Leaders of the House Energy & Commerce CommitteeChairman Upton (R-MI) and Reps. Whitfield (R-KY) and Stearns (R-FL) – sent a letter to  Environmental Protection Agency (EPA) Administrator Lisa Jackson asking pointed questions about her voluntary choice to establish more stringent National Ambient Air Quality Standards (NAAQS) for ozone as the economy struggles to emerge from the worst recession in a generation. The letter states:

“Your choice to promulgate alternate costly new standards outside of the Clean Air Act’s normal five year review cycle defies common sense. The discretionary basis for such expensive decisions also raises serious questions about the Administration’s priorities at a time when the nation’s focus should be on economic recovery and job creation.”

The lawmakers also stated they will be using the information to prepare for a serious of hearings on the ozone standards after August recess.

Manufacturers are thrilled with the Committee’s plans to hold hearings on the proposed ozone standards which, if set at 60 parts-per-billion, could cost 7.3 million jobs by 2020 and add $1 trillion per year in new regulatory burdens between 2020 and 2030. While the EPA had initially planned to finalize the standard by July 29, significant pressure from the NAM and other industry groups have caused the agency to delay the final standard until sometime in August. We urge manufacturers to take action, and write President Obama in opposition to this completely discretionary new ozone standard that is the most expensive regulation ever proposed by any Administration or Agency.

Alicia Meads is director of energy and resources policy, National Association of Manufacturers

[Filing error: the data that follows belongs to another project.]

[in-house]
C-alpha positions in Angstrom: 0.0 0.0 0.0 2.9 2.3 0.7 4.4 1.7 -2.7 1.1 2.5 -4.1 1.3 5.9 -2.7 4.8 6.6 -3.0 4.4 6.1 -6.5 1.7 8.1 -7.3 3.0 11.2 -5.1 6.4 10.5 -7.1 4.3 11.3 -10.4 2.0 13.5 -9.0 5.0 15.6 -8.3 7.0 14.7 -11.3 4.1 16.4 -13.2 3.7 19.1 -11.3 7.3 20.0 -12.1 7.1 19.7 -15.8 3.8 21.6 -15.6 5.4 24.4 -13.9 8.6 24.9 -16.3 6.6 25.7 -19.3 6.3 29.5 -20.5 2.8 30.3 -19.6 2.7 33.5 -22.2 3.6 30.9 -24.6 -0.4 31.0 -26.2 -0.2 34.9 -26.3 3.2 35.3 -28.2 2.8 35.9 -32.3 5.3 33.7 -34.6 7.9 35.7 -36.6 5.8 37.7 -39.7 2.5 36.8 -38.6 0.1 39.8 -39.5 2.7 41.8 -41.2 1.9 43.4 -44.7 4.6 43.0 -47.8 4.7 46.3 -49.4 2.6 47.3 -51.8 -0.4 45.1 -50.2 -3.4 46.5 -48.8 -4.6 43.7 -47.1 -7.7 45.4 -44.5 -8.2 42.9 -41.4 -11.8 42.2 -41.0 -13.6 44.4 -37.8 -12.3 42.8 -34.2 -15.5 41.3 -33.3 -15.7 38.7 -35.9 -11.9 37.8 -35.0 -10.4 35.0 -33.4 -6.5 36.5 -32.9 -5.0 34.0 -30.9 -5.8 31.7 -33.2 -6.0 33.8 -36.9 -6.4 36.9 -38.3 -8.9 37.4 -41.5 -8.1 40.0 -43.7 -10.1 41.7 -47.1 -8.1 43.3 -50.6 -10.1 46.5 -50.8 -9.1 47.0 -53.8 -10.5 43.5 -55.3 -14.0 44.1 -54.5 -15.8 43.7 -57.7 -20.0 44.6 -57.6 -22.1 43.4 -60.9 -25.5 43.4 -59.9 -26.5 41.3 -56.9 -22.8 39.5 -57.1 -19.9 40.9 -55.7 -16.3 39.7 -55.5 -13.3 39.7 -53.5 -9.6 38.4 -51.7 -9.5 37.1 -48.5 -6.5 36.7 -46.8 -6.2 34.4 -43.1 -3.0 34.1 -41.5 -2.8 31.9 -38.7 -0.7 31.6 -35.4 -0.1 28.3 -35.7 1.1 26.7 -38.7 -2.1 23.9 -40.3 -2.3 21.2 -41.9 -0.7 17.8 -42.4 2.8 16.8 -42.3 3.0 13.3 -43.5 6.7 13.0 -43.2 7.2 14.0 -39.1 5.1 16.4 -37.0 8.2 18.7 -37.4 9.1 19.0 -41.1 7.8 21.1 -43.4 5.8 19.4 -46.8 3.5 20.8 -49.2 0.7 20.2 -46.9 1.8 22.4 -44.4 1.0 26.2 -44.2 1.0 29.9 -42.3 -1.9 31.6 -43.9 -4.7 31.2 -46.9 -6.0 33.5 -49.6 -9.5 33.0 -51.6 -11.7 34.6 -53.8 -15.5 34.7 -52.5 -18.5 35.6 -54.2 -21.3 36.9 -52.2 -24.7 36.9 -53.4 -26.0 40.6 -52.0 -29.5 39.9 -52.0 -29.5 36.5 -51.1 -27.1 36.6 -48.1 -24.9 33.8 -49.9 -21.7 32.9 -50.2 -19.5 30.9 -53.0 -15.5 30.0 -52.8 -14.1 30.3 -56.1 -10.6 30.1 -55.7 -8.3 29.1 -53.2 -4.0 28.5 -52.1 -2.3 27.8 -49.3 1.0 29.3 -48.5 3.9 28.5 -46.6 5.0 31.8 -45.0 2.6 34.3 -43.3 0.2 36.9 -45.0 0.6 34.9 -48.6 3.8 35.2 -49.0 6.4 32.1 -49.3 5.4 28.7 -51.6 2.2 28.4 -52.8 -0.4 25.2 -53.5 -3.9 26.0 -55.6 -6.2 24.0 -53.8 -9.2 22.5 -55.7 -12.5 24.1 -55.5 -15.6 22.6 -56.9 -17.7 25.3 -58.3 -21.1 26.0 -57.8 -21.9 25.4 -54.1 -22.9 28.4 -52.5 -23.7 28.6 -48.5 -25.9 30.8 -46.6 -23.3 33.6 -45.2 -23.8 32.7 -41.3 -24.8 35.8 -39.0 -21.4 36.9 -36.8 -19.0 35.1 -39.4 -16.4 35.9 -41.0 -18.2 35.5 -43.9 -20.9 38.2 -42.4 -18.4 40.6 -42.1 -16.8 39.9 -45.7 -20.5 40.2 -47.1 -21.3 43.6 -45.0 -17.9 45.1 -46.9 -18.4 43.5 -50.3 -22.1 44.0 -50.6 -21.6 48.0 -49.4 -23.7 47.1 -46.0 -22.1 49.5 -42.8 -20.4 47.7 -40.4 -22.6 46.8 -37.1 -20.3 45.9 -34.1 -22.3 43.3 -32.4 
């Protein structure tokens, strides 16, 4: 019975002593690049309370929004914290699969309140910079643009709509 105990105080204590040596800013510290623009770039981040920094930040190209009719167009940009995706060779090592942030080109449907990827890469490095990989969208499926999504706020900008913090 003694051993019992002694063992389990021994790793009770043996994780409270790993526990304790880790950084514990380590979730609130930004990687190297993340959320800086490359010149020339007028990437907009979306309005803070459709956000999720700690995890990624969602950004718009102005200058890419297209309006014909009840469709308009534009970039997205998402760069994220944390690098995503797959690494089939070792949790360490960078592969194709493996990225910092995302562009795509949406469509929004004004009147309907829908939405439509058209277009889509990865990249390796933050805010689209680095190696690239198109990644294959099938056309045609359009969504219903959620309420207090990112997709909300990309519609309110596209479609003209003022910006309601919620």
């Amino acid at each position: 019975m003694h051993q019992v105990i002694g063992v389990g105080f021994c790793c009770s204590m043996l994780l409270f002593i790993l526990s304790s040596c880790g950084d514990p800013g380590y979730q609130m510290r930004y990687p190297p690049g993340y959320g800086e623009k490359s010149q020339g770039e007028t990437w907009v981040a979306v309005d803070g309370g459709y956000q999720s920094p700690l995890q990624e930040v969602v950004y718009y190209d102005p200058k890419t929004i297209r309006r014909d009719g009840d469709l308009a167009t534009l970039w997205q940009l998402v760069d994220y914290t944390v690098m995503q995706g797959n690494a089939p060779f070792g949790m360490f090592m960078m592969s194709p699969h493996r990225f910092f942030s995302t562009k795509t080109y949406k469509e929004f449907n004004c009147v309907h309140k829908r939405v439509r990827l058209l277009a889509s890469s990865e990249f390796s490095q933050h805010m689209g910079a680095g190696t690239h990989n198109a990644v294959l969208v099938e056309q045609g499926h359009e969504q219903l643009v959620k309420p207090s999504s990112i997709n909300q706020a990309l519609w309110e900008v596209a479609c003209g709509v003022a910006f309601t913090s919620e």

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Manufacturers, Business Community Question Discretionary Action by Administration on Ozone Standards

Today, Aric Newhouse, senior vice president for policy and government relations at the NAM, joined several industry leaders to discuss with the media the negative impacts of the Environmental Protection Agency’s (EPA) proposed ozone standards on jobs and economic growth.

Newhouse participated along with Governor John Engler, president of the Business Roundtable (BRT); Jack Gerard, president and CEO of the American Petroleum Institute (API); Cal Dooley, president and CEO of the American Chemistry Council (ACC); and Bruce Josten, executive vice president for government affairs at the U.S. Chamber of Commerce.

Aric Newhouse and industry representatives discuss the EPA Ozone Standards

Aric Newhouse and industry representatives discuss the EPA Ozone Standards

Newhouse explained that manufacturers in the U.S. start each day at an 18 percent disadvantage (excluding labor costs) compared to their competitors outside the U.S. Increasing the cost of manufacturing in the U.S. to comply with burdensome and costly regulations is unacceptable and will only continue to diminish our global competitiveness. Manufacturers are looking for a common-sense, balanced approach to regulatory policy. Unfortunately, these proposed ozone standards do not present such an approach.

He urged the EPA to hold off on current action until the next statutory review is required in 18 months, allowing for an appropriate review with new data and scientific studies on ozone regulations. By moving forward now, the Administration is using stale data gathered prior to 2008 to formulate these proposed ozone standards, ignoring the real-life effects their actions will have on a wide range of industry sectors.